System.Xml.Linq provides a nice, functional way of querying XML however with F# operator overloading we can create a nice mini DSL to have even cleaner code for XML querying.
With this DSL we can mimic XPath and XQuery quite closely.
Consider the following simple XML:
<Vehicle xmlns="urn:auto/v1"> <Engine> <Part number="abc" type="piston" cost="4.0"/> <Part number="def" type="camshaft" cost="25.0" /> </Engine> <Body> <Part number="234" type="fender" cost="32.47" /> <Part number="423" type="door" cost="45.0" /> </Body> </Vehicle>
Say we want to find just the engine parts whose cost is greater than $5.00 then a typical XQuery would be:
xquery version "1.0"; declare namespace auto="urn:auto/v1"; for $p in /auto:Vehicle /auto:Engine /auto:Part where $p/@cost > 5.0 return $p
Now with some simple definitions, we can write F# code that mimics the above XQuery reasonably closely.
First we define three operators (“/-“ , “/+”, “@”) and then we define a simple function “auto” to give back a fully namespace qualified name. Finally we use list comprehension to perform the actual query:
let doc = XDocument.Load(file) let inline (/-) (x : XContainer) n = x.Elements n let inline (/+) (xs : XElement seq) n = xs |> Seq.collect(fun x -> x /- n) let inline (@) (x:XElement) n = x.Attribute(XName.Get(n,"")).Value let auto x = XName.Get(x,"urn:auto/v1") [for p in doc /- auto"Vehicle" /+ auto"Engine" /+ auto"Part" do if p @ "cost" |> float > 5.0 then yield p]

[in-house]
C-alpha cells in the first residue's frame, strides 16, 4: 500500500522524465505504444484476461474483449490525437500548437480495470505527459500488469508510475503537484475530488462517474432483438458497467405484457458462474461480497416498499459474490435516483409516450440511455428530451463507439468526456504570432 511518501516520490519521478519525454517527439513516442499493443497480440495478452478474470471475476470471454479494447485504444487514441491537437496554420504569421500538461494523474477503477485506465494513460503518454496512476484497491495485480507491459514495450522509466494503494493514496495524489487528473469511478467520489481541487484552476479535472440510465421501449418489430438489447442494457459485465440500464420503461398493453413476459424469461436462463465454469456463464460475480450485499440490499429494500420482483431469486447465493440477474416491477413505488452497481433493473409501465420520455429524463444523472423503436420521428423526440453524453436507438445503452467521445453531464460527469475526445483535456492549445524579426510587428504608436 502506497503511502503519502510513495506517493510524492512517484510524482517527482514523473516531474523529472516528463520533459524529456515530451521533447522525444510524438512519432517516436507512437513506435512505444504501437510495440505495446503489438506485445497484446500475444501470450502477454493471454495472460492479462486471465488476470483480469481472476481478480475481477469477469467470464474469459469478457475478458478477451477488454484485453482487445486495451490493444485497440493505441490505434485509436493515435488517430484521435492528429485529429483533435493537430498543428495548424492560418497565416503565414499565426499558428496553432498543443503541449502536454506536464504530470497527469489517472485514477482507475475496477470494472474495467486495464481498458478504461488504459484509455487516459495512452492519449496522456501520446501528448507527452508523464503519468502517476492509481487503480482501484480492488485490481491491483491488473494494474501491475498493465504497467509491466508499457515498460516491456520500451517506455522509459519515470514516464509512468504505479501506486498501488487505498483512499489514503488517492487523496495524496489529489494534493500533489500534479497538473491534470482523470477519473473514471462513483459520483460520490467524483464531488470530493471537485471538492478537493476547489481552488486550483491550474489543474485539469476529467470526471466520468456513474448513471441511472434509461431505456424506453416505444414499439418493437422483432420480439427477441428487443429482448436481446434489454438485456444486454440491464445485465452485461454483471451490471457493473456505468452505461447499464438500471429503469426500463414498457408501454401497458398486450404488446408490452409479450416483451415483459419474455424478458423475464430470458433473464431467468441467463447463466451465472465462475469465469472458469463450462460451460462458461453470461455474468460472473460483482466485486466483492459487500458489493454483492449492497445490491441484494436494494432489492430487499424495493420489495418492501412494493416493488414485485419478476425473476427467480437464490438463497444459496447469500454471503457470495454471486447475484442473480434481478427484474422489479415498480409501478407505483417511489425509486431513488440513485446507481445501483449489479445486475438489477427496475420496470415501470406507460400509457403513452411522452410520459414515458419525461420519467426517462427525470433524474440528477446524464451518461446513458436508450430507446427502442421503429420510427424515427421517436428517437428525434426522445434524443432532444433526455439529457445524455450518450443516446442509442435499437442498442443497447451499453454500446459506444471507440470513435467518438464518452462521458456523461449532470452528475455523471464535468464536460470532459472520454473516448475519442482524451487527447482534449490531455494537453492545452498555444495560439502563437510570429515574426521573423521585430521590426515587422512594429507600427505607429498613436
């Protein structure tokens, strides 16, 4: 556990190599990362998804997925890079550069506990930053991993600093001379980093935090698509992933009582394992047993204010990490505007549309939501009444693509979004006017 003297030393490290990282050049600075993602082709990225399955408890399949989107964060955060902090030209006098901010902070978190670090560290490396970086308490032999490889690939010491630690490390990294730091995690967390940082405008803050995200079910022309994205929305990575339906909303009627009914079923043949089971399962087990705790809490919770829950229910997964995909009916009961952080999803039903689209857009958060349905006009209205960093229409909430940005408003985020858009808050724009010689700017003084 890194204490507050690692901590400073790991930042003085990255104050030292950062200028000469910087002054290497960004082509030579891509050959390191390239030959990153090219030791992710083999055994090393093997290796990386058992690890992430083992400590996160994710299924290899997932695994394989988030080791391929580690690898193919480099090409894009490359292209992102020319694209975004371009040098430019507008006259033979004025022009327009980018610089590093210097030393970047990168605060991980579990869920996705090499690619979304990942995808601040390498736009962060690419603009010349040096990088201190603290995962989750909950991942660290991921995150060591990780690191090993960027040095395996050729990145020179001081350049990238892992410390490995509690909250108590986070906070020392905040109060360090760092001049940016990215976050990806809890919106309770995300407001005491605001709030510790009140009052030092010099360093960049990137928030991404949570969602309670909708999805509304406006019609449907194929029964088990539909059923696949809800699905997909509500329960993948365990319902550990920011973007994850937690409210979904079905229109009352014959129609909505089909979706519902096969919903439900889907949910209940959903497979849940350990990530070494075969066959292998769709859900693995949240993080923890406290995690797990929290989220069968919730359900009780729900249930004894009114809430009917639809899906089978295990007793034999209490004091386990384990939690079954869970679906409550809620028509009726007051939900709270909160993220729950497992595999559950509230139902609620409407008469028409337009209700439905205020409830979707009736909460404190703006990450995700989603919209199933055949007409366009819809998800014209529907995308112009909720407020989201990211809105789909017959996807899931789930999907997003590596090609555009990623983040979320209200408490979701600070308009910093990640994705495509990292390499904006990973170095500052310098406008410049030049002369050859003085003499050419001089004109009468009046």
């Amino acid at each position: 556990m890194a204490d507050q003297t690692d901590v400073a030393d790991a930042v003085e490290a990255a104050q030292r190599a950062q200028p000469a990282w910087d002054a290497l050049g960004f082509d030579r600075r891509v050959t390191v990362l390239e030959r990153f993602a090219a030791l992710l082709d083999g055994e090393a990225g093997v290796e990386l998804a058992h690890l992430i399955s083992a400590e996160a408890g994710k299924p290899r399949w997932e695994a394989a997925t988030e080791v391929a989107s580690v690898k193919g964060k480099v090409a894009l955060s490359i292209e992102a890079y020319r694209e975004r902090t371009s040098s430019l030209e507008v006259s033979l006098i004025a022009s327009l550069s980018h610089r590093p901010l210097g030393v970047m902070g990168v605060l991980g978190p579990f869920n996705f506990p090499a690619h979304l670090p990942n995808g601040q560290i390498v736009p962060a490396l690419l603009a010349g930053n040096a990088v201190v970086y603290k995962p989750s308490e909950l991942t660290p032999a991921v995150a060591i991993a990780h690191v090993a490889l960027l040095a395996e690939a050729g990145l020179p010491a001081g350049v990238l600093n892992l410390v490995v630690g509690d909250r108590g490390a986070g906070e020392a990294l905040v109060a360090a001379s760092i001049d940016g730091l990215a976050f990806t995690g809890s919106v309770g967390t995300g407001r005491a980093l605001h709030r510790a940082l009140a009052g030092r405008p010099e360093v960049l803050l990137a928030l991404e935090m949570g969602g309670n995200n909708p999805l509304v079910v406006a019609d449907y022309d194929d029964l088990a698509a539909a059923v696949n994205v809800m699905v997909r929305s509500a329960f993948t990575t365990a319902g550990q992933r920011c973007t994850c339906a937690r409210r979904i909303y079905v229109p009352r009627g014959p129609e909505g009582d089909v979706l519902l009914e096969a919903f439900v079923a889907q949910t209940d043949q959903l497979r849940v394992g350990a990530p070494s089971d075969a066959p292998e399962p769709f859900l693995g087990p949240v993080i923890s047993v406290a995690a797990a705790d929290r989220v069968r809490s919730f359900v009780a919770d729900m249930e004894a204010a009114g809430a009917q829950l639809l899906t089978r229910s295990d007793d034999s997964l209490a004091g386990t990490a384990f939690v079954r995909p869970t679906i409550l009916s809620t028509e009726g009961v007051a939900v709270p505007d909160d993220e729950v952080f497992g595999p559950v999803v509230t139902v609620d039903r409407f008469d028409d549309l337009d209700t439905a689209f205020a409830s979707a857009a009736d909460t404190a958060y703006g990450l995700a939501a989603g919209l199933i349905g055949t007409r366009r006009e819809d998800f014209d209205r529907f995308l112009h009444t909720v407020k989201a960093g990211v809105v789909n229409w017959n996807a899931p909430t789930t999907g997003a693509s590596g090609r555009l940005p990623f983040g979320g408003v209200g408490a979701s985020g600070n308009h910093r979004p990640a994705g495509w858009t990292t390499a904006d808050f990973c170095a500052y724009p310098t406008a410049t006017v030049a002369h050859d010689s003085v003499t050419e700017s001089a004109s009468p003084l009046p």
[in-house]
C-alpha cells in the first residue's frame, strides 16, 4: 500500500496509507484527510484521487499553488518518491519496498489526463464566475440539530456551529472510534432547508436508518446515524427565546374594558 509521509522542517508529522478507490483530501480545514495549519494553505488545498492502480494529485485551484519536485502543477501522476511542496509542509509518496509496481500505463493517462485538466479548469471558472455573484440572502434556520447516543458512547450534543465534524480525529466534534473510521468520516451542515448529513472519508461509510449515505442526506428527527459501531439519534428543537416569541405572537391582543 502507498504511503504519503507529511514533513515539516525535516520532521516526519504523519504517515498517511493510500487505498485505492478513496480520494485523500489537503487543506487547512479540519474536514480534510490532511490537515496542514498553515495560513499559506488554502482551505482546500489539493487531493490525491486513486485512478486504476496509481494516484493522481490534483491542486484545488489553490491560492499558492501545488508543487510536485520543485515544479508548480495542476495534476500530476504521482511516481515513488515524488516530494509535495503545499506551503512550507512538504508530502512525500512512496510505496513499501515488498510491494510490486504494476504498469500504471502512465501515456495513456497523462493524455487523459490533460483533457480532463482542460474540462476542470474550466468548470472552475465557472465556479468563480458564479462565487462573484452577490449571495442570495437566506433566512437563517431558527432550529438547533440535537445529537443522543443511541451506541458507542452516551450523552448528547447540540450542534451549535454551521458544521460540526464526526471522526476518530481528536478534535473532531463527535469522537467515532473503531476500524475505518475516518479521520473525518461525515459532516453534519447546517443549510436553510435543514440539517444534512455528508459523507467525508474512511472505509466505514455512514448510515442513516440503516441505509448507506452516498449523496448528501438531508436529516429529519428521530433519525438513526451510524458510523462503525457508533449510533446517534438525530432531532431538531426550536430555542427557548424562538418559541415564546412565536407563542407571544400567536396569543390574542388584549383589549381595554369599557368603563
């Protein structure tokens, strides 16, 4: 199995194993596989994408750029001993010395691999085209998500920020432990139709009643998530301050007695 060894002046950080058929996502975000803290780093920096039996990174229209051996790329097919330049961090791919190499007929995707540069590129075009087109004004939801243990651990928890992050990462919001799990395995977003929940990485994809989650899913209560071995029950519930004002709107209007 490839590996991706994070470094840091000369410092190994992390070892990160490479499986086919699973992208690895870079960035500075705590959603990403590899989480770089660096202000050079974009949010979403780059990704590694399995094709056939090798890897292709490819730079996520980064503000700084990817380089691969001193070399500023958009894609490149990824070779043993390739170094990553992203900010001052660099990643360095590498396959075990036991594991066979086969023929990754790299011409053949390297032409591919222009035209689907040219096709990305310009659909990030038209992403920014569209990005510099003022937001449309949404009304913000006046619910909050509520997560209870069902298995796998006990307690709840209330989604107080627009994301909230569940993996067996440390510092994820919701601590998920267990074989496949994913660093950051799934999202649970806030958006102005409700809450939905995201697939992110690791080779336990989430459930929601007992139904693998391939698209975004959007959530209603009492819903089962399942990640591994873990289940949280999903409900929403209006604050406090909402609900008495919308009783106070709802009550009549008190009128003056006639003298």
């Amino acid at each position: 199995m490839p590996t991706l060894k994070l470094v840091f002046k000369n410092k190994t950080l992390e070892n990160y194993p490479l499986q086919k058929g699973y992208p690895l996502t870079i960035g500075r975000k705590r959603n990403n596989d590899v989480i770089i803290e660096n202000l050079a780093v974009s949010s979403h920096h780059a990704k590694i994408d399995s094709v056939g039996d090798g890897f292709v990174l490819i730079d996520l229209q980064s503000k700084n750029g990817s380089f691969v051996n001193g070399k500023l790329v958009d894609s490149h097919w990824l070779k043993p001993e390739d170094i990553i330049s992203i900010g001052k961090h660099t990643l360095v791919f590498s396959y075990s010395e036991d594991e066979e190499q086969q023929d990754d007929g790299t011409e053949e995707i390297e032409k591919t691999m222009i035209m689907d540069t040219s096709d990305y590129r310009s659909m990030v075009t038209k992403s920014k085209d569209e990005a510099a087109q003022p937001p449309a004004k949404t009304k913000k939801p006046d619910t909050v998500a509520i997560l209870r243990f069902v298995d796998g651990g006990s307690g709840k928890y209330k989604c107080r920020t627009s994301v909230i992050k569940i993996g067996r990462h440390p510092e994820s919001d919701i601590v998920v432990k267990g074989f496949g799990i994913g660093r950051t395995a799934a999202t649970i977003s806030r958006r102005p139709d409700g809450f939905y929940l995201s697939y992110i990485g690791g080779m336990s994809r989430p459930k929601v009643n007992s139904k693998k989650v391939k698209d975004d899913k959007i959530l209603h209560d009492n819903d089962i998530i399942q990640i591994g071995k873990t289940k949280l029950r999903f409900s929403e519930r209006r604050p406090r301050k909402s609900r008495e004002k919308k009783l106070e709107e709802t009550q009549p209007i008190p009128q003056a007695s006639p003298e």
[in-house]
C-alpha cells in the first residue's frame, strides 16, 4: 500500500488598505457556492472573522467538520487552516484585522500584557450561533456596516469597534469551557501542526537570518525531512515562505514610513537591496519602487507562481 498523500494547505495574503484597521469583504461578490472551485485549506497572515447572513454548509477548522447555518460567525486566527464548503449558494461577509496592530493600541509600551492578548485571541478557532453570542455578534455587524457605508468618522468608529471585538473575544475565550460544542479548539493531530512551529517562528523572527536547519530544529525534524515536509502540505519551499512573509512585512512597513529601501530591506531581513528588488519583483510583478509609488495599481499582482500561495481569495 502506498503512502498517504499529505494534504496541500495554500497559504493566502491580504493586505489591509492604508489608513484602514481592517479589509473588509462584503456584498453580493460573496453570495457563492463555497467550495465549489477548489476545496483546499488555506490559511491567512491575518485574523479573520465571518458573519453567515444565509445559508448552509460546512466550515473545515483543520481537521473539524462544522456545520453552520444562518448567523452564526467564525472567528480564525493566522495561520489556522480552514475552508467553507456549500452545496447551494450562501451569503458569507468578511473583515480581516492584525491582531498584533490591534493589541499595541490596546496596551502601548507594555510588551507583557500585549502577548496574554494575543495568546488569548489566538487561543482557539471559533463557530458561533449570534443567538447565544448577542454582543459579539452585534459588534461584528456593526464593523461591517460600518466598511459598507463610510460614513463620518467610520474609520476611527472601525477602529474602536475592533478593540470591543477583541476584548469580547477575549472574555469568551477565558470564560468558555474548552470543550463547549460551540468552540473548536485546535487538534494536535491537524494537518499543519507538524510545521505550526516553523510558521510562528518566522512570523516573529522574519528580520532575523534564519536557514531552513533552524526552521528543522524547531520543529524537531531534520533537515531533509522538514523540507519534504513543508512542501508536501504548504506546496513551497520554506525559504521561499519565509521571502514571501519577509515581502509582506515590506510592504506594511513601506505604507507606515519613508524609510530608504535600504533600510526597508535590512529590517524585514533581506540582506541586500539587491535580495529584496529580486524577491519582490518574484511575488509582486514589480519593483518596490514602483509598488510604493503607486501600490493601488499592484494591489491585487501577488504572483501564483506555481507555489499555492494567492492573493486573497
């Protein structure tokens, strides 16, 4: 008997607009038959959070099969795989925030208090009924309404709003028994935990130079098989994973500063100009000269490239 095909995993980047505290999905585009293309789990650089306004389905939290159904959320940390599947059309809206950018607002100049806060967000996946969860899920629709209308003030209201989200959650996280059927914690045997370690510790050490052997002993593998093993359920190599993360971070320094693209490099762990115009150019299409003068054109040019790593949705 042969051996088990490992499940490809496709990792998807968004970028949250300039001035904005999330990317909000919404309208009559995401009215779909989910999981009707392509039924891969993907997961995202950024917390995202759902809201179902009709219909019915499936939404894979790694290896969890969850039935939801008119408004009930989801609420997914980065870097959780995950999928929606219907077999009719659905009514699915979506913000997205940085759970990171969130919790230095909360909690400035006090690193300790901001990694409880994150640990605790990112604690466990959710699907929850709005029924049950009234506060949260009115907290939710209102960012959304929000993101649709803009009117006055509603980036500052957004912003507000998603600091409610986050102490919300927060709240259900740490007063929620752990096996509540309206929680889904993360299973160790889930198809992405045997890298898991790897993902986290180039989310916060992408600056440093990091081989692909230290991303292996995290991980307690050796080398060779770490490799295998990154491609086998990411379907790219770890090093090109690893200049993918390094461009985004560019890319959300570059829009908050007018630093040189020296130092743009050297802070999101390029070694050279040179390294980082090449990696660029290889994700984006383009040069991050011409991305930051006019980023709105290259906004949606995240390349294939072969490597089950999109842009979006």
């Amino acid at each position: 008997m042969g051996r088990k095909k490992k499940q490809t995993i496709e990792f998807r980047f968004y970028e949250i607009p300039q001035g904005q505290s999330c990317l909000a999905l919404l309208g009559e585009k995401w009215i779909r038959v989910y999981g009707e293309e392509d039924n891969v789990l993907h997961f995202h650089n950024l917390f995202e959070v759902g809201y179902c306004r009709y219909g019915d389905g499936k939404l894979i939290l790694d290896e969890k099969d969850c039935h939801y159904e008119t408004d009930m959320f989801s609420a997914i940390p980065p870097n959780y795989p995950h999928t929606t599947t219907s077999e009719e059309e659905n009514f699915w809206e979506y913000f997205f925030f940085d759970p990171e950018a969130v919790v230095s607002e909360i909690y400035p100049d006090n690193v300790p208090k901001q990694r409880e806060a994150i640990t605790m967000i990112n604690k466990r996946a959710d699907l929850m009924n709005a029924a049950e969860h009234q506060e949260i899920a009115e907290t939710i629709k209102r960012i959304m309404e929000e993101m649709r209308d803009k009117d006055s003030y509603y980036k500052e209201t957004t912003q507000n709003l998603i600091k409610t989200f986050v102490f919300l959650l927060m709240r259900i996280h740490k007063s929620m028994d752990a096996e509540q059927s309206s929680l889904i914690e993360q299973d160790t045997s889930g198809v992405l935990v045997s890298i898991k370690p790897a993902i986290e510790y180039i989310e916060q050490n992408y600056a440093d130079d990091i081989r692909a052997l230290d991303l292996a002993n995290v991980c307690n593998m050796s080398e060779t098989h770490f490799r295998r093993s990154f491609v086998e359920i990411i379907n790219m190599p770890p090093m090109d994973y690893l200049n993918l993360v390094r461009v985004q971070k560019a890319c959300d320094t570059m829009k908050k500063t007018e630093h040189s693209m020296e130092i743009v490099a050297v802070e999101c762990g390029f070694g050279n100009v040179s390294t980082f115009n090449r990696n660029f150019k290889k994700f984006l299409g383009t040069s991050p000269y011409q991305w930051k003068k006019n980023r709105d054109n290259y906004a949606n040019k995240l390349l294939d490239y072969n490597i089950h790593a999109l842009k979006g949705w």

Once the operators are defined, the rest of the code is very clean and quite similar to the XQuery code.
Note another useful operation would be (“/*”) to get all the descendents of a node as in:
let inline (/*) (x : XContainer) n = x.Descendants n
Over the course of doing some work with actual XML data, I found the following helper functions to be useful:
let first xs = if Seq.isEmpty xs then None else Some(Seq.nth 0 xs) let localName (x:XElement) = x.Name.LocalName let value = function None->None | Some (y:XElement) -> Some(y.Value)
The “first” function can be used to get the first element of a sequence. It can be composed with any of “/…” operators defined above and with the “value” function. For example:
someNode /- ns"Child1" |> first |> value